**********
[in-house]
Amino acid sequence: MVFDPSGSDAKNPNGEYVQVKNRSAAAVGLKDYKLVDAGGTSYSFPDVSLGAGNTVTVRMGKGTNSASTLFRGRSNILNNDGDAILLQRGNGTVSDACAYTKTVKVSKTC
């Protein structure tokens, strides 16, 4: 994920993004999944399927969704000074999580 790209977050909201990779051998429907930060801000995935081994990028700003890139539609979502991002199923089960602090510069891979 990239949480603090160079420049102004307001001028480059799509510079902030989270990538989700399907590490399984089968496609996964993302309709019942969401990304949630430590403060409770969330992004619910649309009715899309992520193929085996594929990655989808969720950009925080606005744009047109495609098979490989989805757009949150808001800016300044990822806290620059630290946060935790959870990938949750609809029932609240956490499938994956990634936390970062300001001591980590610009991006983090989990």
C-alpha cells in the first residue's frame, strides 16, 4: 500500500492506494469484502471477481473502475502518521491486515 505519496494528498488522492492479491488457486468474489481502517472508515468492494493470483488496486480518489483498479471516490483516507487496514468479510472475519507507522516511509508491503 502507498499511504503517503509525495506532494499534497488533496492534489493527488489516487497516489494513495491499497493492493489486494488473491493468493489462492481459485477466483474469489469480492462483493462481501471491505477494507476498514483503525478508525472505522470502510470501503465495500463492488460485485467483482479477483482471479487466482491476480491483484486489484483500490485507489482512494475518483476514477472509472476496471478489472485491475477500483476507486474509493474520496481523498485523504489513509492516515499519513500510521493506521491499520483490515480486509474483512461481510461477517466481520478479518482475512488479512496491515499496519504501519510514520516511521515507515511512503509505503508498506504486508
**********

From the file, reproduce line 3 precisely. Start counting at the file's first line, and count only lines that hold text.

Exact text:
């Protein structure tokens, strides 16, 4: 994920993004999944399927969704000074999580 790209977050909201990779051998429907930060801000995935081994990028700003890139539609979502991002199923089960602090510069891979 990239949480603090160079420049102004307001001028480059799509510079902030989270990538989700399907590490399984089968496609996964993302309709019942969401990304949630430590403060409770969330992004619910649309009715899309992520193929085996594929990655989808969720950009925080606005744009047109495609098979490989989805757009949150808001800016300044990822806290620059630290946060935790959870990938949750609809029932609240956490499938994956990634936390970062300001001591980590610009991006983090989990």